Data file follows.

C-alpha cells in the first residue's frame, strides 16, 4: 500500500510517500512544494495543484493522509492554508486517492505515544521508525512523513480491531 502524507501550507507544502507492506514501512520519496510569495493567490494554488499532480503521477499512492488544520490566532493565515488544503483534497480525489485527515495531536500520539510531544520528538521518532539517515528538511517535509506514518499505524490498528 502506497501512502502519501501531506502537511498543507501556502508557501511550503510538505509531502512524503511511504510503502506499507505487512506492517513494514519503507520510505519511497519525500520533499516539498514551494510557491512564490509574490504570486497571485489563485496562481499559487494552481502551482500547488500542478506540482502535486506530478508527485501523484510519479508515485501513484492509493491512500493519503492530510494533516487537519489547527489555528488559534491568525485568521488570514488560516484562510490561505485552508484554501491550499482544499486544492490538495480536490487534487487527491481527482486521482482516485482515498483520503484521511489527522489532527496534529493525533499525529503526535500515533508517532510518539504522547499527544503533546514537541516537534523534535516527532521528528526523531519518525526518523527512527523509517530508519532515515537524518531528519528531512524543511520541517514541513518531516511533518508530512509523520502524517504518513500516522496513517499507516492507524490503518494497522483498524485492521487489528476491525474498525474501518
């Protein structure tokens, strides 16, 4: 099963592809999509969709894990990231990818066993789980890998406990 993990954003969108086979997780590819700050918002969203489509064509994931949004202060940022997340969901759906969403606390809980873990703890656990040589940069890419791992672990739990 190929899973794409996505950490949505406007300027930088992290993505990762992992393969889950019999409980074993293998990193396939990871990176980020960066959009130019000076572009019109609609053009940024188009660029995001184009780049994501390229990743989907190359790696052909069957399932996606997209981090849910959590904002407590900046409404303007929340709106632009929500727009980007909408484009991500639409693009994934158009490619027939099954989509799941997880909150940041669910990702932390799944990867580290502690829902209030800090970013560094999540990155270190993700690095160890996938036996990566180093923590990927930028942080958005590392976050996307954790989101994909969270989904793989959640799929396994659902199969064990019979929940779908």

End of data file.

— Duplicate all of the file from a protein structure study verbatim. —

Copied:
C-alpha cells in the first residue's frame, strides 16, 4: 500500500510517500512544494495543484493522509492554508486517492505515544521508525512523513480491531 502524507501550507507544502507492506514501512520519496510569495493567490494554488499532480503521477499512492488544520490566532493565515488544503483534497480525489485527515495531536500520539510531544520528538521518532539517515528538511517535509506514518499505524490498528 502506497501512502502519501501531506502537511498543507501556502508557501511550503510538505509531502512524503511511504510503502506499507505487512506492517513494514519503507520510505519511497519525500520533499516539498514551494510557491512564490509574490504570486497571485489563485496562481499559487494552481502551482500547488500542478506540482502535486506530478508527485501523484510519479508515485501513484492509493491512500493519503492530510494533516487537519489547527489555528488559534491568525485568521488570514488560516484562510490561505485552508484554501491550499482544499486544492490538495480536490487534487487527491481527482486521482482516485482515498483520503484521511489527522489532527496534529493525533499525529503526535500515533508517532510518539504522547499527544503533546514537541516537534523534535516527532521528528526523531519518525526518523527512527523509517530508519532515515537524518531528519528531512524543511520541517514541513518531516511533518508530512509523520502524517504518513500516522496513517499507516492507524490503518494497522483498524485492521487489528476491525474498525474501518
């Protein structure tokens, strides 16, 4: 099963592809999509969709894990990231990818066993789980890998406990 993990954003969108086979997780590819700050918002969203489509064509994931949004202060940022997340969901759906969403606390809980873990703890656990040589940069890419791992672990739990 190929899973794409996505950490949505406007300027930088992290993505990762992992393969889950019999409980074993293998990193396939990871990176980020960066959009130019000076572009019109609609053009940024188009660029995001184009780049994501390229990743989907190359790696052909069957399932996606997209981090849910959590904002407590900046409404303007929340709106632009929500727009980007909408484009991500639409693009994934158009490619027939099954989509799941997880909150940041669910990702932390799944990867580290502690829902209030800090970013560094999540990155270190993700690095160890996938036996990566180093923590990927930028942080958005590392976050996307954790989101994909969270989904793989959640799929396994659902199969064990019979929940779908």